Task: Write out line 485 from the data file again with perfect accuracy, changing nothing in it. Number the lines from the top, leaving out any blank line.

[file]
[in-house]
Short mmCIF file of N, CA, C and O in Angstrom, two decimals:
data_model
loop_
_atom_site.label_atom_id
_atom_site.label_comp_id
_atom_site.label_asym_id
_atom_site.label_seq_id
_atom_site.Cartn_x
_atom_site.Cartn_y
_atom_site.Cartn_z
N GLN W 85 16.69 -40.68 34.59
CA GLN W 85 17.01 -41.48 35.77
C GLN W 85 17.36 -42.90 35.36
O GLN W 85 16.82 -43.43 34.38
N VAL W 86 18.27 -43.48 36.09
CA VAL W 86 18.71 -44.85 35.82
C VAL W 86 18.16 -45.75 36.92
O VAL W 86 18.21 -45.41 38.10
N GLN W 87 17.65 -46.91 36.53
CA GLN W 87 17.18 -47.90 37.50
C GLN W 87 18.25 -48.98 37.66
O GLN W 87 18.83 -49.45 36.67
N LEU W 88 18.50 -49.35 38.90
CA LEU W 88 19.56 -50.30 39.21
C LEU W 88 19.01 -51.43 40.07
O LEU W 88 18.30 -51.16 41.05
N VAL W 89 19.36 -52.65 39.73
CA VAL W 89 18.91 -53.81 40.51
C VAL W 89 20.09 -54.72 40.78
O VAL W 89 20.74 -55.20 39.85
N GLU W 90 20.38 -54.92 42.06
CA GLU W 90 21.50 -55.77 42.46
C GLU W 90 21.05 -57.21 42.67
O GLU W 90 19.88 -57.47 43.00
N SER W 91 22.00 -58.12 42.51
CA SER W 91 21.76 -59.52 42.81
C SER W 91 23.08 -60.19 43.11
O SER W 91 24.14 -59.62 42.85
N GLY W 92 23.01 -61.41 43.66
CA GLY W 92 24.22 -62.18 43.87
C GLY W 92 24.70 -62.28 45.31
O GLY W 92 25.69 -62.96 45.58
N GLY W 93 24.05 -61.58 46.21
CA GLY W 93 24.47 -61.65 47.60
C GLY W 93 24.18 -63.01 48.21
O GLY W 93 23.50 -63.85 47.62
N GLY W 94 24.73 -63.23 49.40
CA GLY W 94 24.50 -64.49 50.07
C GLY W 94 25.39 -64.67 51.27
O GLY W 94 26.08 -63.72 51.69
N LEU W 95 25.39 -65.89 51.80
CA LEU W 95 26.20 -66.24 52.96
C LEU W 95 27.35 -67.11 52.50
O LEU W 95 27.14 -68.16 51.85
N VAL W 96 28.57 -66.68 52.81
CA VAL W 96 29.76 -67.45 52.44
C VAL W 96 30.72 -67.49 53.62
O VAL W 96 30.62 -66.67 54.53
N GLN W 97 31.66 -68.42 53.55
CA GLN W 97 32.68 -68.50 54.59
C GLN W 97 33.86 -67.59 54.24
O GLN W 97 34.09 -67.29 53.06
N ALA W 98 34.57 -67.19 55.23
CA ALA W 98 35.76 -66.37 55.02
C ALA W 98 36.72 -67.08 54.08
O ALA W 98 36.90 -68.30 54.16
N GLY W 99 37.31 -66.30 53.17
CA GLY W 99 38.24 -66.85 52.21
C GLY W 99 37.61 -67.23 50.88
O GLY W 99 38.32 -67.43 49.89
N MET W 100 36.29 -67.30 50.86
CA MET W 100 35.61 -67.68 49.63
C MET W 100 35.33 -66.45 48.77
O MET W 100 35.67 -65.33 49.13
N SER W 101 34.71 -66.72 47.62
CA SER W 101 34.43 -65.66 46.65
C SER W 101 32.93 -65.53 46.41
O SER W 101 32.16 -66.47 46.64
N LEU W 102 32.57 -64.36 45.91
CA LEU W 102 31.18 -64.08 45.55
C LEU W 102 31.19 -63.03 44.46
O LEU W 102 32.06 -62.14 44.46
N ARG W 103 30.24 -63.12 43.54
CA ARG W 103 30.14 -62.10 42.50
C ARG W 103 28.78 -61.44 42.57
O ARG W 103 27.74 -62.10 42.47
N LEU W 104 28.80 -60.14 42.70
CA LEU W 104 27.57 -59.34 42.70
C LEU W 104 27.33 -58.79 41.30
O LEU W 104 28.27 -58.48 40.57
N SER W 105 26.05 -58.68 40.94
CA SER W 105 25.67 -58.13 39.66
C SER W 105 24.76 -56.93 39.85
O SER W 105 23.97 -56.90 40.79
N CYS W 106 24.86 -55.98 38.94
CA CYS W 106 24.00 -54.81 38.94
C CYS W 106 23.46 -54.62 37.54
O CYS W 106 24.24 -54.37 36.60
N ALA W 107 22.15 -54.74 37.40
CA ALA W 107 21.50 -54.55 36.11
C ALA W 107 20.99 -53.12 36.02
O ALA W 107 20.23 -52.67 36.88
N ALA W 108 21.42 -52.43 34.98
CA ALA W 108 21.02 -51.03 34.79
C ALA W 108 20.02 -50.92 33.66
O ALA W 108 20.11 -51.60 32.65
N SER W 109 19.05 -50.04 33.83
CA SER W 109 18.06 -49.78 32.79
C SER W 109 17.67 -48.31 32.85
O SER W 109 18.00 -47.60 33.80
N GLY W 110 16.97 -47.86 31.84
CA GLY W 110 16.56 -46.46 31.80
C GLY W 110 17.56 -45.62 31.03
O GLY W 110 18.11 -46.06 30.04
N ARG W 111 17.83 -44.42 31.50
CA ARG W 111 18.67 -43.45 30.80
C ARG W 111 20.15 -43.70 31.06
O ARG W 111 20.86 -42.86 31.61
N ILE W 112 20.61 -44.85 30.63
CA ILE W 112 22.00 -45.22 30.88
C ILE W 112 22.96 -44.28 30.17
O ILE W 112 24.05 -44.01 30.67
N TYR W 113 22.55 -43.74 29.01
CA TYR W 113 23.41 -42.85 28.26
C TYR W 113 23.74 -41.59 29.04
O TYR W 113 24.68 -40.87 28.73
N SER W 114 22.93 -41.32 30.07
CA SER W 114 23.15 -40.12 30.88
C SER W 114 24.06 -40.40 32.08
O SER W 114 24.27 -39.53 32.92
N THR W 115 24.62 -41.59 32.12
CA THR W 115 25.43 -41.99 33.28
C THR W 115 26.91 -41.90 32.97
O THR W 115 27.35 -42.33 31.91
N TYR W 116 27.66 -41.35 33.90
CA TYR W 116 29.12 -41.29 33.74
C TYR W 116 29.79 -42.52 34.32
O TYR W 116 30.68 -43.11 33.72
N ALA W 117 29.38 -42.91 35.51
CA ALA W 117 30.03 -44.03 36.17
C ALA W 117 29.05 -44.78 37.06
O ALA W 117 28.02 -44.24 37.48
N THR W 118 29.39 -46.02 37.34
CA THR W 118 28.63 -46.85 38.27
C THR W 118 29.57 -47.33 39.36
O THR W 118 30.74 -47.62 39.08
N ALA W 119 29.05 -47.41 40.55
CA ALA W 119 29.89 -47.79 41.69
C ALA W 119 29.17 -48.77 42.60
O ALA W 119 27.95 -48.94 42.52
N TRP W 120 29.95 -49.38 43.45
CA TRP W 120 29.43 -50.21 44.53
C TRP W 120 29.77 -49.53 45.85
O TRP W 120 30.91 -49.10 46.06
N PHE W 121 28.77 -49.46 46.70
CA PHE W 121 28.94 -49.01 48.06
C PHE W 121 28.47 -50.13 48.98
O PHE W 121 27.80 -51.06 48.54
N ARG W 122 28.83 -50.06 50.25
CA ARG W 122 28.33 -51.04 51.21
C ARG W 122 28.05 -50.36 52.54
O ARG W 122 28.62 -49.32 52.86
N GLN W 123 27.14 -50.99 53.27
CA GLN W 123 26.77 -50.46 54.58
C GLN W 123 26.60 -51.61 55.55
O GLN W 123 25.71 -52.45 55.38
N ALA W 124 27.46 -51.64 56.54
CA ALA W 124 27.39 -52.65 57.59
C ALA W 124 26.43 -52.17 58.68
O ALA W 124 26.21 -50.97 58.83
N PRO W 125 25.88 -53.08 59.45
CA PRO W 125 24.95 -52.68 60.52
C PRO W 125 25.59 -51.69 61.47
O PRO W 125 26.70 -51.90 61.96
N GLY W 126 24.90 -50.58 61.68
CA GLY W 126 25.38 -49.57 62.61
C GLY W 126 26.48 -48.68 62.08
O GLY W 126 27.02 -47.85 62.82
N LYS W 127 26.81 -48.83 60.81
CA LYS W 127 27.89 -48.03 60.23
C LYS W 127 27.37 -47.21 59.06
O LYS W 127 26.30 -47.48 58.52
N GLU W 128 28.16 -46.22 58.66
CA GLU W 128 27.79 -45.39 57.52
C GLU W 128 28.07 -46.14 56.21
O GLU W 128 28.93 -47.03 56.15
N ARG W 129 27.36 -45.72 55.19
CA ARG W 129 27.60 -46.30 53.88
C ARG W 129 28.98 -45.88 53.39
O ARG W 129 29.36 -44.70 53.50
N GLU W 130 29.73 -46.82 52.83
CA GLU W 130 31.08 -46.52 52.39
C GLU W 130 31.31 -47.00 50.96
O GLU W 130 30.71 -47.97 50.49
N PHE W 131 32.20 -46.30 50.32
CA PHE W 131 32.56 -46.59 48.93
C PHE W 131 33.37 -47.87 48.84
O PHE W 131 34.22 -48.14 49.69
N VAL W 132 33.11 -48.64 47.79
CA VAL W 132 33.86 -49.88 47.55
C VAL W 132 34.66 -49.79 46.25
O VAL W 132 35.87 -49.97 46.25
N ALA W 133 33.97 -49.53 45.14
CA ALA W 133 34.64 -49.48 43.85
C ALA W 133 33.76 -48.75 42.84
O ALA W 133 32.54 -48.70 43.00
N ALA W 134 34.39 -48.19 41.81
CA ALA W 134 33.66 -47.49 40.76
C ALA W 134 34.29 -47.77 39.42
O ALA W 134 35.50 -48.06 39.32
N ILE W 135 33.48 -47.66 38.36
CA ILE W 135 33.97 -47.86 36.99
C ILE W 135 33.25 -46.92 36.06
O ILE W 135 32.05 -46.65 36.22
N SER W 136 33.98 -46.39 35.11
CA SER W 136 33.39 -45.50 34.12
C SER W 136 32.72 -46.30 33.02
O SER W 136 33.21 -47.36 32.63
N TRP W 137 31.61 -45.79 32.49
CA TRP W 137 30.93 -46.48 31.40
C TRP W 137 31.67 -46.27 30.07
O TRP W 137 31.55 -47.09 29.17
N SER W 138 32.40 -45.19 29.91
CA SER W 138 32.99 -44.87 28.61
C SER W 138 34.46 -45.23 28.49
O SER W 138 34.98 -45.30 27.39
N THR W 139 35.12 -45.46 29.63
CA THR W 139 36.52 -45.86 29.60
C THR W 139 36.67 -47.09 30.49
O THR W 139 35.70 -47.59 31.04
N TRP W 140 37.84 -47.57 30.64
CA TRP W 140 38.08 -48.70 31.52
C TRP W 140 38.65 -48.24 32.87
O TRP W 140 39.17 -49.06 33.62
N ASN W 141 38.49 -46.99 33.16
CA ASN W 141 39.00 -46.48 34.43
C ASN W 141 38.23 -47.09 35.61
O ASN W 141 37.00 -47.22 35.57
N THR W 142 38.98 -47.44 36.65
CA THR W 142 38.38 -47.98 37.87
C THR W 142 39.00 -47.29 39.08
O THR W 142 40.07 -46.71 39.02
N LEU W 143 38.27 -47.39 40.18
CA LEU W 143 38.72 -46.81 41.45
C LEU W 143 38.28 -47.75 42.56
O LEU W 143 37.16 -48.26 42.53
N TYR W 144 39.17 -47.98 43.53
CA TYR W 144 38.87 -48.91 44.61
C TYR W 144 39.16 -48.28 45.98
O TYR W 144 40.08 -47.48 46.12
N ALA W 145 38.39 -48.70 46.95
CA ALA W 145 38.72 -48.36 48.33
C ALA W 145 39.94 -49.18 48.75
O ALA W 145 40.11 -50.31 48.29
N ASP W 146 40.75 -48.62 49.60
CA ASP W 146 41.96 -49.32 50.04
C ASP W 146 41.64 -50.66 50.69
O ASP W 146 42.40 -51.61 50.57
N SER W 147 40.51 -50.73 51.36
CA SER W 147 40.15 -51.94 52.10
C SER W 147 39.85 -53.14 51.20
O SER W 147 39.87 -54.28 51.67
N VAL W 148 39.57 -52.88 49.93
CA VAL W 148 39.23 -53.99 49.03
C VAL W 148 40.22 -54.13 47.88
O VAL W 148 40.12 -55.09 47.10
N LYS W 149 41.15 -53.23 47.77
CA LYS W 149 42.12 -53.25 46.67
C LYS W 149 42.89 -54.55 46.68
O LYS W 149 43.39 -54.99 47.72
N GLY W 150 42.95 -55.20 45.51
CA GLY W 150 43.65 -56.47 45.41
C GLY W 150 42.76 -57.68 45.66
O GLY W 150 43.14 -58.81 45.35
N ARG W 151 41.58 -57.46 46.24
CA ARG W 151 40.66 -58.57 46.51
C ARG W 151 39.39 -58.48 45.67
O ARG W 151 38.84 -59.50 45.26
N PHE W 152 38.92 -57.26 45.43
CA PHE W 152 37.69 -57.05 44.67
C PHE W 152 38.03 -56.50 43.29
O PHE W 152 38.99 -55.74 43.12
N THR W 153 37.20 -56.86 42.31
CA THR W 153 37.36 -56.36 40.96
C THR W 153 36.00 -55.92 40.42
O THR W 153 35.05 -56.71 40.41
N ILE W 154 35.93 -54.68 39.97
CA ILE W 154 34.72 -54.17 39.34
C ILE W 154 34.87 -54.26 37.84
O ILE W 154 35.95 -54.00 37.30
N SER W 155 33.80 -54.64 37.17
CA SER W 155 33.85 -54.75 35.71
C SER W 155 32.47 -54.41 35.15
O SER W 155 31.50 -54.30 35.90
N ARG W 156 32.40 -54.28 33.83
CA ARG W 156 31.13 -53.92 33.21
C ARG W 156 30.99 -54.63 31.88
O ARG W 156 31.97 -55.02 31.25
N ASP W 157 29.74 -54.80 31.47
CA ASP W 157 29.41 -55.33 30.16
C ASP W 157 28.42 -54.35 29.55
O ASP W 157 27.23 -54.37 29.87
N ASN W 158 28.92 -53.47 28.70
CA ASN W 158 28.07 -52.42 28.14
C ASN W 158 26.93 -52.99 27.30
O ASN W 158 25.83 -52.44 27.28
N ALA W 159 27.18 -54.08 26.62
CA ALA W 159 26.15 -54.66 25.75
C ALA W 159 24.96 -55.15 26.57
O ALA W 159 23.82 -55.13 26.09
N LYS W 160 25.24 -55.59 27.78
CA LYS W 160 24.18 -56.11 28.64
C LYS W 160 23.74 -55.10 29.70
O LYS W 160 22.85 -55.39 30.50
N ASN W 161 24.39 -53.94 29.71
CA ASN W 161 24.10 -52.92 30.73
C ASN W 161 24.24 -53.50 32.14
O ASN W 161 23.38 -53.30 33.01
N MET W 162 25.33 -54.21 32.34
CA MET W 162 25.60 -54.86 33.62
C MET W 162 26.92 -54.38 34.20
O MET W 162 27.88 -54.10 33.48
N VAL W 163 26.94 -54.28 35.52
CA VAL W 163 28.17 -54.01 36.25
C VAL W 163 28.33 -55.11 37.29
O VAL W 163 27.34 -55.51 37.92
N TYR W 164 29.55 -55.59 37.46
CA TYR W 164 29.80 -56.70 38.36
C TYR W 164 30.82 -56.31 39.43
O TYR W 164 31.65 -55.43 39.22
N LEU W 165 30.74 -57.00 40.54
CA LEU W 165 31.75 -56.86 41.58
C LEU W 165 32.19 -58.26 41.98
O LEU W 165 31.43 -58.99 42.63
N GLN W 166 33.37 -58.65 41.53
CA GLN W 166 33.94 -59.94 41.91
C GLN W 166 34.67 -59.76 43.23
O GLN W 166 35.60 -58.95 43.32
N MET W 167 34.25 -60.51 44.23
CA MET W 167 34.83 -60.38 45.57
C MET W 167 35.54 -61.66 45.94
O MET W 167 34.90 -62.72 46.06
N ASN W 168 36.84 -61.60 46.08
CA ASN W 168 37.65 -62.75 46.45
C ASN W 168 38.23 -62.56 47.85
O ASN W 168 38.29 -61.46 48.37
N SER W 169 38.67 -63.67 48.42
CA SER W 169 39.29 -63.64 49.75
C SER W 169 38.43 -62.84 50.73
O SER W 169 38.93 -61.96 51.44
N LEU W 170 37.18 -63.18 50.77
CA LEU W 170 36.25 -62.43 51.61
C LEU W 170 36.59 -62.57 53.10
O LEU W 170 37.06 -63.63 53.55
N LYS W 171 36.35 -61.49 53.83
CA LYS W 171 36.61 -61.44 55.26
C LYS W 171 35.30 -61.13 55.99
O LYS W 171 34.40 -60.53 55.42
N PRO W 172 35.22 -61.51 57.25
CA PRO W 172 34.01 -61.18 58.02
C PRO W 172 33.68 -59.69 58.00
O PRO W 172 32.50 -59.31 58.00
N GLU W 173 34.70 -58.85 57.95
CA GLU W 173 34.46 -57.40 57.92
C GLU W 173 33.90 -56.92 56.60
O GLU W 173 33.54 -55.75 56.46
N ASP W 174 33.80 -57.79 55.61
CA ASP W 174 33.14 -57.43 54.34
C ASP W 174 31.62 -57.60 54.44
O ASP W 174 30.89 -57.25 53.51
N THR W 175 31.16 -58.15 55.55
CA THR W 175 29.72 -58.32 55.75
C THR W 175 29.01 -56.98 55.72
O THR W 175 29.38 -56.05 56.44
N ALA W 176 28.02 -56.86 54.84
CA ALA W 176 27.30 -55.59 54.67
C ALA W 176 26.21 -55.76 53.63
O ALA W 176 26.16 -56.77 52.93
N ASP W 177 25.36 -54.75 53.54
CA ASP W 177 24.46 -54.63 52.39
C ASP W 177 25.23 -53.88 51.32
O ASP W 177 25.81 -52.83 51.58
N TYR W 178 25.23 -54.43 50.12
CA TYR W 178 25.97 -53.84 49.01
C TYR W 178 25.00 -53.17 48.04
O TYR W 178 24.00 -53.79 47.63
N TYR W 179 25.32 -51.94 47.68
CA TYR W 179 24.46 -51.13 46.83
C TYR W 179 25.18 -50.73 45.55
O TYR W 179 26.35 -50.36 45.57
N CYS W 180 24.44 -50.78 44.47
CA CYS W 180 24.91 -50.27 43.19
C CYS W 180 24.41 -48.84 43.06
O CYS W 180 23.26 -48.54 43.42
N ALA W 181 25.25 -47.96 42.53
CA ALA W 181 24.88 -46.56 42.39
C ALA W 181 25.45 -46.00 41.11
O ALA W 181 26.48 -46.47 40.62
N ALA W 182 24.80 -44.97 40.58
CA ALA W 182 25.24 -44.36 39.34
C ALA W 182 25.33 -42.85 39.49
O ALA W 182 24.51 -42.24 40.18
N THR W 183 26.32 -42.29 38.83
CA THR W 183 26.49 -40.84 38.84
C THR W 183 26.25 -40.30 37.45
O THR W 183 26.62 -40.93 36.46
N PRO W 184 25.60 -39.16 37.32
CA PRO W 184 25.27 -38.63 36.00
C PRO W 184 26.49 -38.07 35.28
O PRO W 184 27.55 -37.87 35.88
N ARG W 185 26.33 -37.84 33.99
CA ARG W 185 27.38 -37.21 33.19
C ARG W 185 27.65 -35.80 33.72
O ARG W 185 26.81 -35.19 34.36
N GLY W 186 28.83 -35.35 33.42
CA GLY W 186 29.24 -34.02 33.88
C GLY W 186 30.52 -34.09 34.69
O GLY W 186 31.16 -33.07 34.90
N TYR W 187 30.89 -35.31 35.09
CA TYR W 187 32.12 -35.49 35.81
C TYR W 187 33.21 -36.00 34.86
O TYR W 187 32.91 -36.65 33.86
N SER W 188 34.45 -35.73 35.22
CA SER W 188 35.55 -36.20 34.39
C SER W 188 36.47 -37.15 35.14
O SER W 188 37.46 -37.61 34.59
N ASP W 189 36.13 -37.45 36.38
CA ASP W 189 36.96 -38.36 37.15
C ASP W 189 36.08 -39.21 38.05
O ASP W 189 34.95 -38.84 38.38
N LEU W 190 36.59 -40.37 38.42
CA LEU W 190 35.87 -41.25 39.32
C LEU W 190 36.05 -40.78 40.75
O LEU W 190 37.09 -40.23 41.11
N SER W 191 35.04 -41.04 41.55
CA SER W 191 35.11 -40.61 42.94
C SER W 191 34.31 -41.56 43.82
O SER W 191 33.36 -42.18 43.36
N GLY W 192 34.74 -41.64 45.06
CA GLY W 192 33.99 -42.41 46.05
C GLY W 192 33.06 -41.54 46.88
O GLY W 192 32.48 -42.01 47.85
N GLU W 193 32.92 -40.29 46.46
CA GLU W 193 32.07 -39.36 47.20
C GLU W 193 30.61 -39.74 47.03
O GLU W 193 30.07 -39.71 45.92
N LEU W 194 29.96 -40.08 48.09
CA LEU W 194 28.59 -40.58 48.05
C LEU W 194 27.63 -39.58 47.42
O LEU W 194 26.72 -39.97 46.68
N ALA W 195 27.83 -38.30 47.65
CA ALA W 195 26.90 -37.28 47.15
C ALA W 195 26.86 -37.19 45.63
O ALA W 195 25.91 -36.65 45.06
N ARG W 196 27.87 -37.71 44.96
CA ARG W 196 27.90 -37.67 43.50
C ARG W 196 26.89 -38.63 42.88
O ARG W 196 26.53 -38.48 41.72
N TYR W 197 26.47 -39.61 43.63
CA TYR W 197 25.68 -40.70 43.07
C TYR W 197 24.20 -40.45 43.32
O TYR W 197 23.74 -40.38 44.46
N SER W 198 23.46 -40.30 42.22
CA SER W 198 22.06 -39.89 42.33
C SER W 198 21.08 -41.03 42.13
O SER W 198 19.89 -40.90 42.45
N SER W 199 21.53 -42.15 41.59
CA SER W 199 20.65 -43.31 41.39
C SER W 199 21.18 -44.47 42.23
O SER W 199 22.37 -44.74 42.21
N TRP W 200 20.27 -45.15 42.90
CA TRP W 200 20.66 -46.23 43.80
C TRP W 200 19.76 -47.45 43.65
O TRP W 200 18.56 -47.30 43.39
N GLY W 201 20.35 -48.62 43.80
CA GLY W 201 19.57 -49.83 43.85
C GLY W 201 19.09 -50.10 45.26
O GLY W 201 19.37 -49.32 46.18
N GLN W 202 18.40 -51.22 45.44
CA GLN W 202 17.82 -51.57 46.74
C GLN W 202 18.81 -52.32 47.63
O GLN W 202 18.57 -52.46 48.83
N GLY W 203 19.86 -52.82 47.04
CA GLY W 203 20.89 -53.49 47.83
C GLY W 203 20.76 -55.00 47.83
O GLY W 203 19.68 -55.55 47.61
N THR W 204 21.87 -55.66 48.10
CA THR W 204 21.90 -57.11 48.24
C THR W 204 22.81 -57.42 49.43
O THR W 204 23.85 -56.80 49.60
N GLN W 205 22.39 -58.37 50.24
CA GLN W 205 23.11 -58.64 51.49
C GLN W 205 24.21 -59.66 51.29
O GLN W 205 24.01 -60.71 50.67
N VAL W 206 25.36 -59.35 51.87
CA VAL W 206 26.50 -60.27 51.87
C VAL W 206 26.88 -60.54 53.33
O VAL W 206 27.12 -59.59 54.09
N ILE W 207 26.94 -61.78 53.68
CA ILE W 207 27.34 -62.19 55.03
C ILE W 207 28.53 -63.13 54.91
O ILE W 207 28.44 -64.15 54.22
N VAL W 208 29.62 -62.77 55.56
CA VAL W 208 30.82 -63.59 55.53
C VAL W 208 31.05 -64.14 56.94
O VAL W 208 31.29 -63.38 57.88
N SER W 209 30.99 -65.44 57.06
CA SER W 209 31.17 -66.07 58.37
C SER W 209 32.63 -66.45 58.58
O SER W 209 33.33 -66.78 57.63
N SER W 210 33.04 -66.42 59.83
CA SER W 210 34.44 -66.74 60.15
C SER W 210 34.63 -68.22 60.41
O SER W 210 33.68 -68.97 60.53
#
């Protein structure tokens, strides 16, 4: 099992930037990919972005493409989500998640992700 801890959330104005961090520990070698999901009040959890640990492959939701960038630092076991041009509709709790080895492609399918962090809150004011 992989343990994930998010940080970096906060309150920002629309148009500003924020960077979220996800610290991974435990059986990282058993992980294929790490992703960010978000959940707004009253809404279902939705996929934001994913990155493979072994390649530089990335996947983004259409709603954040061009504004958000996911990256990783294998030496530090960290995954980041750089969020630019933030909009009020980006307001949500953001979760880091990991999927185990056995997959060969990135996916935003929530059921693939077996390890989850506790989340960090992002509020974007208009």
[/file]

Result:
CA GLY W 203 20.89 -53.49 47.83